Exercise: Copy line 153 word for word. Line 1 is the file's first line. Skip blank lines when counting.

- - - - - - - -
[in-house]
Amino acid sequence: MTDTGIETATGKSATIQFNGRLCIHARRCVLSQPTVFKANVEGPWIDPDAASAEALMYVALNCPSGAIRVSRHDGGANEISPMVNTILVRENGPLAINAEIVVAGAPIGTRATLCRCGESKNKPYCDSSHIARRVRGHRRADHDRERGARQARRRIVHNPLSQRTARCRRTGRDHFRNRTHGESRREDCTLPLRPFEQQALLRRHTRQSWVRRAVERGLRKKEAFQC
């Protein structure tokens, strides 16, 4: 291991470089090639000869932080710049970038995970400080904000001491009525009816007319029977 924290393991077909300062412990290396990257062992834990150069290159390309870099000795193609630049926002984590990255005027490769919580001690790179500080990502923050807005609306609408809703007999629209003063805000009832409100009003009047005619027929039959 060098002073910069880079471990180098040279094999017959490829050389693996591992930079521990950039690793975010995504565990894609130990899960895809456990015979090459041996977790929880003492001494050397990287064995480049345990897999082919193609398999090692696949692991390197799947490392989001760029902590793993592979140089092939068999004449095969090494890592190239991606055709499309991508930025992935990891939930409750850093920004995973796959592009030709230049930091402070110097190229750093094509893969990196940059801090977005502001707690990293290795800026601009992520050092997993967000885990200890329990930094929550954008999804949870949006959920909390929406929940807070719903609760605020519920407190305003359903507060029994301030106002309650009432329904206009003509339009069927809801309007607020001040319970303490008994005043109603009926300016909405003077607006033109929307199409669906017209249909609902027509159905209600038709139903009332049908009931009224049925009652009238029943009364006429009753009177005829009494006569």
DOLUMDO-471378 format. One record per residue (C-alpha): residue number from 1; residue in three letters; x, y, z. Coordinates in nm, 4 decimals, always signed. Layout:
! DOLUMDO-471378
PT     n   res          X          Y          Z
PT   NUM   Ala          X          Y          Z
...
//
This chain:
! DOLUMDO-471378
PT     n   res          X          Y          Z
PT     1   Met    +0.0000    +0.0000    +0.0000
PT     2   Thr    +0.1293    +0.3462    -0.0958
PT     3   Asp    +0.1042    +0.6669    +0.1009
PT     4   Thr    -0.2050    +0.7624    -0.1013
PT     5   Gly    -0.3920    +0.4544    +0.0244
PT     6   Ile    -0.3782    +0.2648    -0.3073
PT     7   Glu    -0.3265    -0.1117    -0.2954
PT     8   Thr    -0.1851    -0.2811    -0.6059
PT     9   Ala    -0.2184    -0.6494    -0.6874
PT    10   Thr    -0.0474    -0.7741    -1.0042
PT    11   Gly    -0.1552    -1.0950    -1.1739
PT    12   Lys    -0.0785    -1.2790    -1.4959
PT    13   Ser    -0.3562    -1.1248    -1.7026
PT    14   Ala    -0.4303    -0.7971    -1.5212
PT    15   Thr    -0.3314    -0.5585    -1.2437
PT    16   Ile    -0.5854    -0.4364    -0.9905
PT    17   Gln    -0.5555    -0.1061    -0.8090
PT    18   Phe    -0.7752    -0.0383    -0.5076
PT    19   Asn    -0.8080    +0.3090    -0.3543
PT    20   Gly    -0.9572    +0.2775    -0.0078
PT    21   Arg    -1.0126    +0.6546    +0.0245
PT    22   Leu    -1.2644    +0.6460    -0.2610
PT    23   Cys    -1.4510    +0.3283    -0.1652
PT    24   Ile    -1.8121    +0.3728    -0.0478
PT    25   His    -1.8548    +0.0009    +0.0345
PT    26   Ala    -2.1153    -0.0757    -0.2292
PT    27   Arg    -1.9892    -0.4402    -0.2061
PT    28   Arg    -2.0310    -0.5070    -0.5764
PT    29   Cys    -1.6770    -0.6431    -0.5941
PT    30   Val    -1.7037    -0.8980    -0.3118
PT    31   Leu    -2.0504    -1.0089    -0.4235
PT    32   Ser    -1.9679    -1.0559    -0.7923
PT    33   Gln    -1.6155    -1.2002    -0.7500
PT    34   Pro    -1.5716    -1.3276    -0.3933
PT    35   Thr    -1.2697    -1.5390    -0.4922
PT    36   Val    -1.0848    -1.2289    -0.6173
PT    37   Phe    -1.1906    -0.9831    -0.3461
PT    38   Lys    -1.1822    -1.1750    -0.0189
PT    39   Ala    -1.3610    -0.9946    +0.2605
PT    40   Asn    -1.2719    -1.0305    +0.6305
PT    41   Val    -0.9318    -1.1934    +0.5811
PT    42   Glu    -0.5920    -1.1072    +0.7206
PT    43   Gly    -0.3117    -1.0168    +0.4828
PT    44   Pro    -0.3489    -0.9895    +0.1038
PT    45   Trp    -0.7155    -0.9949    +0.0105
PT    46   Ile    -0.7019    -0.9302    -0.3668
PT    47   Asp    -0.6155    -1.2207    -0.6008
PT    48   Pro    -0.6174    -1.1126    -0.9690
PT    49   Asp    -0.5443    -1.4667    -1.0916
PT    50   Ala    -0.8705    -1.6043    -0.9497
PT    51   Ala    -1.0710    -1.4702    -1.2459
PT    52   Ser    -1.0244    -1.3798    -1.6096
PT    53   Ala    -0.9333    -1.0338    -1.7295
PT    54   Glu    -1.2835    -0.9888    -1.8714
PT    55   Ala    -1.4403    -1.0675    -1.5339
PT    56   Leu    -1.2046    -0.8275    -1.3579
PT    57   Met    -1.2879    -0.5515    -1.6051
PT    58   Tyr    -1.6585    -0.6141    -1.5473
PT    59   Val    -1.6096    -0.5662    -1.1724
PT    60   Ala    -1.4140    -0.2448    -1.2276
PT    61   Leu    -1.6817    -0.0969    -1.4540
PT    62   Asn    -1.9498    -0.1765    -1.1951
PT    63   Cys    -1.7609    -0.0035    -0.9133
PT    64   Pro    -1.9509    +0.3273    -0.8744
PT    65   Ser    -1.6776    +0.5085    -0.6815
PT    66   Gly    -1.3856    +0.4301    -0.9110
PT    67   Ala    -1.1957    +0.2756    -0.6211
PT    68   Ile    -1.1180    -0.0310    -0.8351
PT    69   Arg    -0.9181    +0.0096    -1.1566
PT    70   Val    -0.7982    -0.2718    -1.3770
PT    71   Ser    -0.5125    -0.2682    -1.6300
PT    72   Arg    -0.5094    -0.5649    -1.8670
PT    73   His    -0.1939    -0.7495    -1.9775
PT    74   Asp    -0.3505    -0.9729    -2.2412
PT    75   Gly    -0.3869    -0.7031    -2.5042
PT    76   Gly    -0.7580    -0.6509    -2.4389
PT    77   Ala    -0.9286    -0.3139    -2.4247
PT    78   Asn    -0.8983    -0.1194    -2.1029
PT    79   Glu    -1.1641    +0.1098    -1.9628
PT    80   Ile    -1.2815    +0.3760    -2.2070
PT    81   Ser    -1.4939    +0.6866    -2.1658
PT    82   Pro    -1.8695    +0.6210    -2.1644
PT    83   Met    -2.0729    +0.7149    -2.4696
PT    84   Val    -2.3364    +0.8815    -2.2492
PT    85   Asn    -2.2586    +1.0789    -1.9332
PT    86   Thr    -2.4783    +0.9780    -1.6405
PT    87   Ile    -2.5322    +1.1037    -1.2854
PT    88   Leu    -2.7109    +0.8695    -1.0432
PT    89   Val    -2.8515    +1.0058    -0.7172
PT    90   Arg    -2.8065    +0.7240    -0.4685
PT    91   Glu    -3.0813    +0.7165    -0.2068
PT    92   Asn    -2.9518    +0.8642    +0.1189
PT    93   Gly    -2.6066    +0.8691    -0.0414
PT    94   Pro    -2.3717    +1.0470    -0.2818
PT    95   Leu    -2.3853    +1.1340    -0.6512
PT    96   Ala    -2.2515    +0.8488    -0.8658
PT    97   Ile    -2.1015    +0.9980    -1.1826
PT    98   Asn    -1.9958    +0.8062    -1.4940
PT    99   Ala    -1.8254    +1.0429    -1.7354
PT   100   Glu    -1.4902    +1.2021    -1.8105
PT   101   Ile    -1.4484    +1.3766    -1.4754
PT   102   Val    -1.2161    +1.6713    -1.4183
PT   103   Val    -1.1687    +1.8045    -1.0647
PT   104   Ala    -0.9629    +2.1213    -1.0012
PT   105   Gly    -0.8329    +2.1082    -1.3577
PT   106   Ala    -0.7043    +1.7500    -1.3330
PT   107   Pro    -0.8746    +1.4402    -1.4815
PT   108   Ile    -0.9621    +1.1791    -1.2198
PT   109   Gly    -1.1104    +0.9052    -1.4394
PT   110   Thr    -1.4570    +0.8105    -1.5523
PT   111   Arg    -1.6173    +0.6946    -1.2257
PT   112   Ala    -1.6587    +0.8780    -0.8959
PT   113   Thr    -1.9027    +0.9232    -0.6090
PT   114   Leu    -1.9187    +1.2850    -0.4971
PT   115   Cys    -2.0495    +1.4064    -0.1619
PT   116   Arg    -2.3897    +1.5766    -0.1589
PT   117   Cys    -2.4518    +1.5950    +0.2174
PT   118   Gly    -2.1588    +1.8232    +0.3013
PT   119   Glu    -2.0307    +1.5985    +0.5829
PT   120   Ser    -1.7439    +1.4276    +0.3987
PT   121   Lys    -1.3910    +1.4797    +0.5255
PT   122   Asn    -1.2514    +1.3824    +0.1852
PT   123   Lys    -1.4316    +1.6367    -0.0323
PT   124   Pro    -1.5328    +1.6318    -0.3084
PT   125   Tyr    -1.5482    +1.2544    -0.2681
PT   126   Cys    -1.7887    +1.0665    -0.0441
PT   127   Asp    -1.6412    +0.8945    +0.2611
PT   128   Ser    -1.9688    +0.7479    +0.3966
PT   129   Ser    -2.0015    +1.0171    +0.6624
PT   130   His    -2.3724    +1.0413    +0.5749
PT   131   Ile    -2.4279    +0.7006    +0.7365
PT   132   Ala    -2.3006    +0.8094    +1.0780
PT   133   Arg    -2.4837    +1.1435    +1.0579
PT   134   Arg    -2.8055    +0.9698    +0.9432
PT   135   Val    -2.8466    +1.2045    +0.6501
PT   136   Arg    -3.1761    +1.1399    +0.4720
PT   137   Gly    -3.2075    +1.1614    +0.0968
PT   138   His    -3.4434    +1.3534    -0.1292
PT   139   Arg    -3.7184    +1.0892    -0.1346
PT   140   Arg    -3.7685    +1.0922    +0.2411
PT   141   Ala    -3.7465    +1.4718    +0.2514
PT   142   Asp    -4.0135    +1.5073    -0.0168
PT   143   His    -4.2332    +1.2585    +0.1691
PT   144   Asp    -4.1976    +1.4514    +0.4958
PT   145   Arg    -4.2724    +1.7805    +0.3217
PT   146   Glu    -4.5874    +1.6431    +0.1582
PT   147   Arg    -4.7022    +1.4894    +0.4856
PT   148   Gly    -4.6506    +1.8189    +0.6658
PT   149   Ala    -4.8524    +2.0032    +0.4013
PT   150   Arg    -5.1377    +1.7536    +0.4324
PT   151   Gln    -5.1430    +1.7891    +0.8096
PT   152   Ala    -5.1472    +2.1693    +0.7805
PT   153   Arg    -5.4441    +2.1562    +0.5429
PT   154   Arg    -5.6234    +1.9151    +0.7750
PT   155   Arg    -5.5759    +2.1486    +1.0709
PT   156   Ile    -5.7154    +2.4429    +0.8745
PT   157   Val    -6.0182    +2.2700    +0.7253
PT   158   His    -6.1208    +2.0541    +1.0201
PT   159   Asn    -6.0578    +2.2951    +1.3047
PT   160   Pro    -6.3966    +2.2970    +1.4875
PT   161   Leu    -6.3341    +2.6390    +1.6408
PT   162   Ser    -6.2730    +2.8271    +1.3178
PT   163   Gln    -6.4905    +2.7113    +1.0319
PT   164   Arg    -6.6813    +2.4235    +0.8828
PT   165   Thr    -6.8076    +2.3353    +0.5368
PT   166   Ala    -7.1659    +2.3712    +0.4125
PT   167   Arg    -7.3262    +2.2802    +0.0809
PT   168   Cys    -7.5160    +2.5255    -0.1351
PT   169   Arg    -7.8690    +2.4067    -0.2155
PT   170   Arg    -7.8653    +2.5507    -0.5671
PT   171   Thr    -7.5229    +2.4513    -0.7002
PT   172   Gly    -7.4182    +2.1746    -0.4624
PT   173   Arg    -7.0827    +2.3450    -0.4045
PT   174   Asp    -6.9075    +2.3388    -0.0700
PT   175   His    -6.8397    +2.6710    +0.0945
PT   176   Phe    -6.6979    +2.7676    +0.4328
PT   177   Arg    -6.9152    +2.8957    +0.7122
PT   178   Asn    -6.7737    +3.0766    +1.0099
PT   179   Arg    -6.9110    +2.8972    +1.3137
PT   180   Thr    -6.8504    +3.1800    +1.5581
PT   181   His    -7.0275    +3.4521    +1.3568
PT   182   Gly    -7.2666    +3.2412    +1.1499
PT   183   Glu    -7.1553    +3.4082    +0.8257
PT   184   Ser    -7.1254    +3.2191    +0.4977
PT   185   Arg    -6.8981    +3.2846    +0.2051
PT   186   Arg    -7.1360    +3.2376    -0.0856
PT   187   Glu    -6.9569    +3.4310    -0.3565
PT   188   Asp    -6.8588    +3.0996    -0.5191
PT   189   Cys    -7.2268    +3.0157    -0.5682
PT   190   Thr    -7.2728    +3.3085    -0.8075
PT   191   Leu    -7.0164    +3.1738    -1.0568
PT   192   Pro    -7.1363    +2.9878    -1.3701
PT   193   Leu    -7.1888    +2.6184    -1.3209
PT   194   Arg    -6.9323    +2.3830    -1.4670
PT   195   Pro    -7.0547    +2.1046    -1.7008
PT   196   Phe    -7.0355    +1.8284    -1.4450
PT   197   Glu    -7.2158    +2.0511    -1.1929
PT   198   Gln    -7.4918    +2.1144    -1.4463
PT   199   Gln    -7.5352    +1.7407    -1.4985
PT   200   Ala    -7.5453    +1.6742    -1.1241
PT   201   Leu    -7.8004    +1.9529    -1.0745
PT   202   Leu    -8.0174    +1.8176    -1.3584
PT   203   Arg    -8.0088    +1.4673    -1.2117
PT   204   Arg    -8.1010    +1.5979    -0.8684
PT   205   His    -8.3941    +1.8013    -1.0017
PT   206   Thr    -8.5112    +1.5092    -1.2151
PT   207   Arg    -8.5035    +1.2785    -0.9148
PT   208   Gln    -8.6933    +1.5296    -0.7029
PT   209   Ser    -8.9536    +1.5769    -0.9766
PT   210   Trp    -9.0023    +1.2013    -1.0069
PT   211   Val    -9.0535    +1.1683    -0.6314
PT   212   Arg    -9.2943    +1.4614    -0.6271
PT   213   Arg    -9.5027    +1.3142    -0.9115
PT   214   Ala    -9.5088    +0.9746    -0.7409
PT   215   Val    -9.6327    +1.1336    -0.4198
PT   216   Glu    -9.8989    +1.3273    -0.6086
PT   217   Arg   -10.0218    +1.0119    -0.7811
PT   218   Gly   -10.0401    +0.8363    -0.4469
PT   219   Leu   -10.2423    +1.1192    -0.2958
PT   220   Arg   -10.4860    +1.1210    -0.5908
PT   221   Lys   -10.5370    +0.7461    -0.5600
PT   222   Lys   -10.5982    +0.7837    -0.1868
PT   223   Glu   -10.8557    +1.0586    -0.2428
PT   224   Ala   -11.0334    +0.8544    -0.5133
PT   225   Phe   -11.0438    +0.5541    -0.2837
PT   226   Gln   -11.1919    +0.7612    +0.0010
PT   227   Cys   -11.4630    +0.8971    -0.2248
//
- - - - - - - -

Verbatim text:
PT   141   Ala    -3.7465    +1.4718    +0.2514